The narrator begins this chapter by cautioning the reader against an over-reliance on literature as a means to transcendence. While it does offer an avenue to truth, literature is the expression of an author's experience of reality and should not be used as a substitute for reality itself. We should immediately experience the richness of life at first hand if we desire spiritual elevation; thus we see the great significance of the narrator's admission that "I did not read books the first summer; I hoed beans."
The narrator is telling us that he directly experienced nature at the pond, and he felt ecstatic as he sat in the doorway of his hut, enjoying the beauty of a summer morning "while the birds sang around or flitted noiseless through the house." He succinctly depicts his happy state thus: "I silently smiled at my incessant good fortune." He was unperturbed by the thought that his spiritually sleeping townsmen would, no doubt, criticize his situation as one of sheer idleness; they, however, did not know the delights that they were missing.
The narrator's reverence is interrupted by the rattle of railroad cars and a locomotive's shrill whistle. He attempts to retain his state of reverence by contemplating upon the railroad's value to man and the admirable sense of American enterprise and industry that it represents. But the longer he considers it, the more irritated he becomes, and his ecstasy departs. He realizes that the whistle announces the demise of the pastoral, agrarian way of life — the life he enjoys most — and the rise of industrial America, with its factories, sweatshops, crowded urban centers, and assembly lines. The easy, natural, poetic life, as typified by his idyllic life at Walden, is being displaced; he recognizes the railroad as a kind of enemy. The narrator declares that he will avoid it: "I will not have my eyes put out and my ears spoiled by its smoke, and steam, and hissing."
Once the train passes, the narrator's ecstasy returns. Listening to the bells of distant towns, to the lowing of cows in a pasture beyond the woods, and the songs of whippoorwills, his sense of wholeness and fulfillment grows as his day moves into evening. But, with the night, a new type of sound is heard, the "most solemn graveyard ditty" of owls. To the narrator, this is the "dark and tearful side of music." He interprets the owls' notes to reflect "the stark twilight and unsatisfied thoughts which all have," but he is not depressed. He knows that nature's song of hope and rebirth, the jubilant cry of the cock at dawn, will surely follow the despondent notes of the owls. This gives support to his optimistic faith that all melancholy is short-lived and must eventually give way to hope and fulfillment when one lives close to nature.
While the chapter does deal with the ecstasy produced in the narrator by various sounds, the title has a broader significance. Thoreau is stressing the primary value of immediate, sensual experience; to live the transcendental life, one must not only read and think about life but experience it directly.
As the chapter opens, we find the narrator doing just that. He is awake to life and is "forever on the alert," "looking always at what is to be seen" in his surroundings. Thus he opens himself to the stimulation of nature. The result, by now, is predictable, and the reader should note the key metaphors of rebirth (summer morning, bath, sunrise, birds singing). The fact that he spiritually "grew in those seasons like corn in the night" is symbolized by an image of nature's spring rebirth: "The large buds, suddenly pushing out late in the spring from dry sticks which had seemed to be dead, developed themselves as by magic into graceful green and tender boughs." Like nature, he has come from a kind of spiritual death to life and now toward fulfillment.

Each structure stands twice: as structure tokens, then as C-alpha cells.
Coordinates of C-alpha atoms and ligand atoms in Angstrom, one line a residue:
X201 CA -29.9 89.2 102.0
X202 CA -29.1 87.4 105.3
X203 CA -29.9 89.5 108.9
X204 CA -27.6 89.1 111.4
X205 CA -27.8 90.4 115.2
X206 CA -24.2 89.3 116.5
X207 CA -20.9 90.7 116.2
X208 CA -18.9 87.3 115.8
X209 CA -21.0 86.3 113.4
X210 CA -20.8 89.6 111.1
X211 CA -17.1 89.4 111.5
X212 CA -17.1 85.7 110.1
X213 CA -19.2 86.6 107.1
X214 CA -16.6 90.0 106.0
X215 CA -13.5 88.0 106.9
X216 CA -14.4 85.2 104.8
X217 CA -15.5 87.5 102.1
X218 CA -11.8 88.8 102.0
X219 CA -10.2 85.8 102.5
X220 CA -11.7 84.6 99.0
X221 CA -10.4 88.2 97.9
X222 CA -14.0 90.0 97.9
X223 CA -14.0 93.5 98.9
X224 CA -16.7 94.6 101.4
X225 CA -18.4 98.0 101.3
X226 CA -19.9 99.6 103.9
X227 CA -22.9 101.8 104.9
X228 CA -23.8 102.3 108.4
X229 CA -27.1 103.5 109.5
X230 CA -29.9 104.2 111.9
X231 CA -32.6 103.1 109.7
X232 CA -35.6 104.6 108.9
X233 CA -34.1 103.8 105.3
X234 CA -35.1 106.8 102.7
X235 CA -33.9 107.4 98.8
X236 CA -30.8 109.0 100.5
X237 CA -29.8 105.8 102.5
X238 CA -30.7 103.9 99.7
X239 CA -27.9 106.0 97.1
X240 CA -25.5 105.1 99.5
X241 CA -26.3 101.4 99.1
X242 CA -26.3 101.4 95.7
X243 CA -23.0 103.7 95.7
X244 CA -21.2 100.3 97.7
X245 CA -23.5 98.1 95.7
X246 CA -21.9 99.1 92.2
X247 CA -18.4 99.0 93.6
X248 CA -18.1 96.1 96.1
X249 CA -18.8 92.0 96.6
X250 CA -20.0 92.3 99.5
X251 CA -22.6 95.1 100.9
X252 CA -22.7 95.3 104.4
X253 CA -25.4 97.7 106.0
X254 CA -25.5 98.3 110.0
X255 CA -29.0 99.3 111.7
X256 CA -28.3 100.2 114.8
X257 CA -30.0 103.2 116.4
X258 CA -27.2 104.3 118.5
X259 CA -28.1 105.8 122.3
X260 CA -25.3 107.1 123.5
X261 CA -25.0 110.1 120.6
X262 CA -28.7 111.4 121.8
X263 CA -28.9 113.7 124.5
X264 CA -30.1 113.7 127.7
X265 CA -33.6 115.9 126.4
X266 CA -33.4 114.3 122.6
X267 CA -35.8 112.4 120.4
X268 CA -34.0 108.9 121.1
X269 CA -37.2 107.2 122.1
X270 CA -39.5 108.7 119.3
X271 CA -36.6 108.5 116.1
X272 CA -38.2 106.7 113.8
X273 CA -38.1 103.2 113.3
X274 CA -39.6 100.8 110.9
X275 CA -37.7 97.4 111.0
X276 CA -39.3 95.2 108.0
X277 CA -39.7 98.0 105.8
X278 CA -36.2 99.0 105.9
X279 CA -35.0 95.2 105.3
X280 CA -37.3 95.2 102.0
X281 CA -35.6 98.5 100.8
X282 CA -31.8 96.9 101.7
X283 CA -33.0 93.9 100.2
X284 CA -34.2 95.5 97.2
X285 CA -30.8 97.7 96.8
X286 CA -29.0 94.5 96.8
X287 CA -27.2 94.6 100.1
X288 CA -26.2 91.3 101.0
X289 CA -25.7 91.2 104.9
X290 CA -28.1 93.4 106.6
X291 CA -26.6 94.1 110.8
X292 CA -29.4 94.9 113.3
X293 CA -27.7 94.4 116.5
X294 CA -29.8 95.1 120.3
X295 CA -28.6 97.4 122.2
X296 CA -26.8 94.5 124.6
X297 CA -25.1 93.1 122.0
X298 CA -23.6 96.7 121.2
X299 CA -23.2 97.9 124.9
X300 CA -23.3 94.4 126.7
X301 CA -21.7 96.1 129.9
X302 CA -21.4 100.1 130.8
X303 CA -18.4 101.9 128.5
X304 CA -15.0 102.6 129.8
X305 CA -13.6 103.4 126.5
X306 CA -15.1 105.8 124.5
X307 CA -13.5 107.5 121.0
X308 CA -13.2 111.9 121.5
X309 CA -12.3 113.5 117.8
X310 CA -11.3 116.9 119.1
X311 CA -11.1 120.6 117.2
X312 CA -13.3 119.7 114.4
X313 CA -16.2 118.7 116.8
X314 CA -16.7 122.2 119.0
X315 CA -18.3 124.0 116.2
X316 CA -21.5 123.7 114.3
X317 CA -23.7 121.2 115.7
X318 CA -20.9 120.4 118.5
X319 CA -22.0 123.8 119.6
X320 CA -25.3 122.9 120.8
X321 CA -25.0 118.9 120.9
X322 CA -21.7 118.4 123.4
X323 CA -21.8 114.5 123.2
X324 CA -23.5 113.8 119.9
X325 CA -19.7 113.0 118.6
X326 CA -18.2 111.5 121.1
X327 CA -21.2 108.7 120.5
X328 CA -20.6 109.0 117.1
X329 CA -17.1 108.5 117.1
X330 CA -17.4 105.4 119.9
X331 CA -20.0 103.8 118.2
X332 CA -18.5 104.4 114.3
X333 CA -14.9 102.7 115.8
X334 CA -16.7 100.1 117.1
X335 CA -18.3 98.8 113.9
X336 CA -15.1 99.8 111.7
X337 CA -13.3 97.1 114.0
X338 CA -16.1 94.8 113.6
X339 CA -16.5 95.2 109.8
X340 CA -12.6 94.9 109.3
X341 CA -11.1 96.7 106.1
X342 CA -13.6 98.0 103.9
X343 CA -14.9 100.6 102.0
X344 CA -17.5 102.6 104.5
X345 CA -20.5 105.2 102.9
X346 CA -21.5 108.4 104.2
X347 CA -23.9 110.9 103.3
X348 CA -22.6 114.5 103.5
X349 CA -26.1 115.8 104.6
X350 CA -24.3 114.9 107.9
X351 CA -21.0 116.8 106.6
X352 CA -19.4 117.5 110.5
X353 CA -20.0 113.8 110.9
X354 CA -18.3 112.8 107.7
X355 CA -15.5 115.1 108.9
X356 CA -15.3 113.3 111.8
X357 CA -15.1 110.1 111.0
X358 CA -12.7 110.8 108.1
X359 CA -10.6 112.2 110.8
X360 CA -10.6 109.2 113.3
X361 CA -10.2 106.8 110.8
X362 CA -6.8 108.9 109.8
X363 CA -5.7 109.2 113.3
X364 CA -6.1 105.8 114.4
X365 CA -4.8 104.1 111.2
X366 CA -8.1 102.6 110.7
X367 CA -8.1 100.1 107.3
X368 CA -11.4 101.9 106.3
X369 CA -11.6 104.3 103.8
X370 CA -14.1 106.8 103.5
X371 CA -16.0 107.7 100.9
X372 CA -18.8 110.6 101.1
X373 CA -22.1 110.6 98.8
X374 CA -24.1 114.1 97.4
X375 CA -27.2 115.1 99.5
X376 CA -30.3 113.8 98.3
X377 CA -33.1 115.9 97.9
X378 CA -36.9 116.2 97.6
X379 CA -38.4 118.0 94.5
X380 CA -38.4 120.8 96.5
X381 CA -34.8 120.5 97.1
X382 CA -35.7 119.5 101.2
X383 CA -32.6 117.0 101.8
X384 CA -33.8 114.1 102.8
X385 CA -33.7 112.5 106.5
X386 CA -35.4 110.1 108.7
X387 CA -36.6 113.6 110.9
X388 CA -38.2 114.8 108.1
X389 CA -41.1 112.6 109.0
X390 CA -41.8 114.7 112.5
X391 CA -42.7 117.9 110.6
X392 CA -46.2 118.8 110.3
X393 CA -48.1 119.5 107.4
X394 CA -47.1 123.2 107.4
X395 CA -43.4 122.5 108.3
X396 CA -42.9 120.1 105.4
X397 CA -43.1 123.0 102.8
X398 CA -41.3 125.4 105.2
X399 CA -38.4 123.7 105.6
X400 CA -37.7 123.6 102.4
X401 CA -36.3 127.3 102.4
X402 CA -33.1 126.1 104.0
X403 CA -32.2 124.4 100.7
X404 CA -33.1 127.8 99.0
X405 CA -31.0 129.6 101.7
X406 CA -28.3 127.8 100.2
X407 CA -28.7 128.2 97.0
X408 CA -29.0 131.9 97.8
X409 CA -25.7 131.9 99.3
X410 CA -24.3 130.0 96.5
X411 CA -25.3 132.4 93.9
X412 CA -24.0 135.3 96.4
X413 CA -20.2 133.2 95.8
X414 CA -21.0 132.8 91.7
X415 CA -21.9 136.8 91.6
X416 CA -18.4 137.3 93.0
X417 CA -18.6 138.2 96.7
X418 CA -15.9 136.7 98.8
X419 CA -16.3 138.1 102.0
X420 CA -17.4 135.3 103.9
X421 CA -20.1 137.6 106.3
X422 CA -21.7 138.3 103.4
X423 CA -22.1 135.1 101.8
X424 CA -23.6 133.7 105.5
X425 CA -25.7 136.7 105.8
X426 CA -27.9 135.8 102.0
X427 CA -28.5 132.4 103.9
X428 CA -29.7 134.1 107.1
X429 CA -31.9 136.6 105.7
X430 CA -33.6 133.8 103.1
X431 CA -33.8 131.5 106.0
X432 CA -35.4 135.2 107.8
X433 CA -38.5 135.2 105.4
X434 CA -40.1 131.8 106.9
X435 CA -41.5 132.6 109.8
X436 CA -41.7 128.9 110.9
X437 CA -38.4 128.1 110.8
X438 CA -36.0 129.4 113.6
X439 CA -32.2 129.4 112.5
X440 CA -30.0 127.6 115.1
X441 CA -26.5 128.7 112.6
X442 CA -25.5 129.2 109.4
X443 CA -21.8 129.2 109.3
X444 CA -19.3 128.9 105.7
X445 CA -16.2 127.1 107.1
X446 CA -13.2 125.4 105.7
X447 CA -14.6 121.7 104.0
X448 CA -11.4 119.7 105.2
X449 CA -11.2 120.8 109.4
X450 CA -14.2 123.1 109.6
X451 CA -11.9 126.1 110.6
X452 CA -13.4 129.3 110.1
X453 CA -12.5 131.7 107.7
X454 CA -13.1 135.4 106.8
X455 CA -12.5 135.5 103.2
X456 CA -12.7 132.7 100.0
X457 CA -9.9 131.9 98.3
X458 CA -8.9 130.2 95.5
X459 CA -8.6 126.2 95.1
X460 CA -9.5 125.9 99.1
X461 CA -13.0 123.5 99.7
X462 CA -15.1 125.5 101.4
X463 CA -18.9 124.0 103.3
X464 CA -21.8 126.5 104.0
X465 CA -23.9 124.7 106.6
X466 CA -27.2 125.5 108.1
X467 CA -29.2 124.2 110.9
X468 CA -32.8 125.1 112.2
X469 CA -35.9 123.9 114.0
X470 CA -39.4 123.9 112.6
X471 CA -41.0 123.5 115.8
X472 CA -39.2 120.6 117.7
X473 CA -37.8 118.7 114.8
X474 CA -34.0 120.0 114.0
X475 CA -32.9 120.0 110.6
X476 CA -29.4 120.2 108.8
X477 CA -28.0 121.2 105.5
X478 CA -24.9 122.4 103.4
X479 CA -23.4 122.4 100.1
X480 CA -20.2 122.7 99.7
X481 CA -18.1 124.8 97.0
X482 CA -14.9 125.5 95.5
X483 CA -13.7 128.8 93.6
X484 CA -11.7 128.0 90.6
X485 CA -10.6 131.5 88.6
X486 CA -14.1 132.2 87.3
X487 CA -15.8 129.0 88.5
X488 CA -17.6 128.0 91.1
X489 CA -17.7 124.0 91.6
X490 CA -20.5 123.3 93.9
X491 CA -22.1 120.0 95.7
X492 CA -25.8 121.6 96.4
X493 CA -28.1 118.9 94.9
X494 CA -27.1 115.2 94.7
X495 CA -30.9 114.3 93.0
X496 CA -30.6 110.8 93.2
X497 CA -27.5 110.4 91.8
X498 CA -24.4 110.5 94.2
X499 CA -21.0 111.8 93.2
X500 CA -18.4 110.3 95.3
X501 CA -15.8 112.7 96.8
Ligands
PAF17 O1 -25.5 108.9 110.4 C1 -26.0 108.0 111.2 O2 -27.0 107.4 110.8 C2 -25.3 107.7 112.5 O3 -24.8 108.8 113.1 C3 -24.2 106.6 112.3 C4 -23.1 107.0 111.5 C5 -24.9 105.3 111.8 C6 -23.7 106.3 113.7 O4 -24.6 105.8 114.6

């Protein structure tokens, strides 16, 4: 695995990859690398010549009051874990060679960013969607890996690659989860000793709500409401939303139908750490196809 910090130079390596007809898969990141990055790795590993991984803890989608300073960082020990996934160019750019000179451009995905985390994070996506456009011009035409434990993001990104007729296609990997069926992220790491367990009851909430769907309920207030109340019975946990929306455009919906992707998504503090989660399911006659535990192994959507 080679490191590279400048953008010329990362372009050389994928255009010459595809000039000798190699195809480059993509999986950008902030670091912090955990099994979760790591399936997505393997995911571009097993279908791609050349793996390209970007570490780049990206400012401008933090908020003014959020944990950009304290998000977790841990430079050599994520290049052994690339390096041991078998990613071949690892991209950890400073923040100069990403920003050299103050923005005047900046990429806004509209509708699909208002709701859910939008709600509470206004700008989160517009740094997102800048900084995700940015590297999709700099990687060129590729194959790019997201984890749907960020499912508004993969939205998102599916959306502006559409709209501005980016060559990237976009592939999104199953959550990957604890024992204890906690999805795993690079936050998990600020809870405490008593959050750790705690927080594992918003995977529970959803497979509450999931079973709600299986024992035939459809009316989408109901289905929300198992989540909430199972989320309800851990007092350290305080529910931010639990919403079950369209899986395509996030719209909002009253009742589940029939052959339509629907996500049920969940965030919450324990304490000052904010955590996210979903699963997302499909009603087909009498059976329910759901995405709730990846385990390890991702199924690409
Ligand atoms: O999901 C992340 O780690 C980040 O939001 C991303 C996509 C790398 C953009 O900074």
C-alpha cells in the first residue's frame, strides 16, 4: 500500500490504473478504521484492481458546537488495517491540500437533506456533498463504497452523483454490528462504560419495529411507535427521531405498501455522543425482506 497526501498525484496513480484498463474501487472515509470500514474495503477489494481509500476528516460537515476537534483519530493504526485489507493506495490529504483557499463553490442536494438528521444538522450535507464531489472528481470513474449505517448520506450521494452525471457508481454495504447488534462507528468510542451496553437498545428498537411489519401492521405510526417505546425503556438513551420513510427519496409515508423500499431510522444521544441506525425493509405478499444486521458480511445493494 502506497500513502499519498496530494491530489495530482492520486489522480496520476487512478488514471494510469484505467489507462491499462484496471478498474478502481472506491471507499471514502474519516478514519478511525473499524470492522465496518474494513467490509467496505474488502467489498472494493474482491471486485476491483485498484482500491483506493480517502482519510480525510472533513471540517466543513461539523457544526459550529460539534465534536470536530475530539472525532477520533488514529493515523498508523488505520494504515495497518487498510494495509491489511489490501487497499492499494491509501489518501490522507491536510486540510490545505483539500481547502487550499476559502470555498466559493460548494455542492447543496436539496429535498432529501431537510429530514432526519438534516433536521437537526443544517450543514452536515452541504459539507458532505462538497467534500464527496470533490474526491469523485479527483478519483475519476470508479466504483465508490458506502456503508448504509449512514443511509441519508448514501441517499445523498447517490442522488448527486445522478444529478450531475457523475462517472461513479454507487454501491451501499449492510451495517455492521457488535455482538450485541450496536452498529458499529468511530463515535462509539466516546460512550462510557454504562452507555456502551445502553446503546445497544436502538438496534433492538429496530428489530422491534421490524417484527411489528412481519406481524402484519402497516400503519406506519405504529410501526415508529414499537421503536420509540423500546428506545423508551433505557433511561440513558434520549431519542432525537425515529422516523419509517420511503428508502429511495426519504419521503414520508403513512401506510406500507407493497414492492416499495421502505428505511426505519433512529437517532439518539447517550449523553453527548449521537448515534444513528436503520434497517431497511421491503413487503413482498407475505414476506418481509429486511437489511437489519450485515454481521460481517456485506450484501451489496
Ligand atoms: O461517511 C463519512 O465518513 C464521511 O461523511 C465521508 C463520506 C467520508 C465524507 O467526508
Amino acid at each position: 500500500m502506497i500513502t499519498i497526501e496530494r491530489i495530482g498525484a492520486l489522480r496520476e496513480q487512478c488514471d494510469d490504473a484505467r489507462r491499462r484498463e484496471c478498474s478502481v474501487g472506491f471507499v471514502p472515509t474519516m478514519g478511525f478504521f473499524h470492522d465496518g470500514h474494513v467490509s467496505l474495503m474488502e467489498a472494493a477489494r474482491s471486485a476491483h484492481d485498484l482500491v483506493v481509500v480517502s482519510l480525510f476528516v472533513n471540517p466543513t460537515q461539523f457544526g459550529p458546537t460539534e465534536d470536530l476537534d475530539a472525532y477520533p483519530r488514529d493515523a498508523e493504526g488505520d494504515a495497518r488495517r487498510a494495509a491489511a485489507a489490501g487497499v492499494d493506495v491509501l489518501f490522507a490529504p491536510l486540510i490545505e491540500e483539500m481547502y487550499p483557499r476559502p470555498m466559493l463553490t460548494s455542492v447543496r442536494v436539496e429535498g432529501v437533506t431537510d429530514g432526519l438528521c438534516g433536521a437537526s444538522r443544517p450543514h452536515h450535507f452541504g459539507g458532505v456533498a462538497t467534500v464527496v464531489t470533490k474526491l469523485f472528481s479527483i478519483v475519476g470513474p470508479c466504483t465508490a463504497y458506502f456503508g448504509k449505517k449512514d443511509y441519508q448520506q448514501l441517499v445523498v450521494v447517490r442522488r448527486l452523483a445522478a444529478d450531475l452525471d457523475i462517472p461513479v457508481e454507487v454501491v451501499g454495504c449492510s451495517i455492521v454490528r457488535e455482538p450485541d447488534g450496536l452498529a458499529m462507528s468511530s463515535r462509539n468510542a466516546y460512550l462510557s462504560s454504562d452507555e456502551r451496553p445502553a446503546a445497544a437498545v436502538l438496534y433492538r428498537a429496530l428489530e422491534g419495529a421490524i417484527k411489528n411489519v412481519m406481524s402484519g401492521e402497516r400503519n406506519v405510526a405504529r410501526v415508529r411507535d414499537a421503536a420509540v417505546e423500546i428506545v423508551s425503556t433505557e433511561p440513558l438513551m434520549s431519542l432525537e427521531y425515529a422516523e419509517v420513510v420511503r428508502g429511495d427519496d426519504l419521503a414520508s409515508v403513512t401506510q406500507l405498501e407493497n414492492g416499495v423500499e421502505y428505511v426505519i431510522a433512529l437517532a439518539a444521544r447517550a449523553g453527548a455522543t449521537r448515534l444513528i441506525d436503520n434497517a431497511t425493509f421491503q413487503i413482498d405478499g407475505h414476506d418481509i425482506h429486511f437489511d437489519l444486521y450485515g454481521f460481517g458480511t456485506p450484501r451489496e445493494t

The locomotive's interruption of the narrator's reverence is one of the most noteworthy incidents in Walden. It is very significant that it is an unnatural, mechanical sound that intrudes upon his reverence and jerks him back to the progressive, mechanical reality of the nineteenth century, the industrial revolution, the growth of trade, and the death of agrarian culture. It is interesting to observe the narrator's reaction to this intrusion. He is an individual who is striving for a natural, integrated self, an integrated vision of life, and before him are two clashing images, depicting two antithetical worlds: lush, sympathetic nature, and the cold, noisy, unnatural, inhuman machine. He has criticized his townsmen for living fractured lives and living in a world made up of opposing, irreconcilable parts, yet now the machine has clanged and whistled its way into his tranquil world of natural harmony; now he finds himself open to the same criticism of disintegration. Being one who is always "looking at what is to be seen," he cannot ignore these jarring images. So, he attempts to use the power within — that is, imagination — to transform the machine into a part of nature. If this works, he will again have a wholesome, integrated vision of reality, and then he may recapture his sense of spiritual wholeness. Therefore, he imaginatively applies natural imagery to the train: the rattling cars sound "like the beat of a partridge." Once again he uses a natural simile to make the train a part of the fabric of nature: "the whistle of the locomotive penetrates my woods summer and winter, sounding like the scream of a hawk sailing over some farmer's yard." Having thus engaged his poetic faculties to transform the unnatural into the natural, he continues along this line of thought, moving past the simple level of simile to the more complex level of myth. And his mythological treatment of the train provides him with a cause for optimism about man's condition: "When I hear the iron horse make the hills echo with his snort-like thunder, shaking the earth with his feet, and breathing fire and smoke from his nostrils . . . it seems as if the earth had got a race now worthy to inhabit it."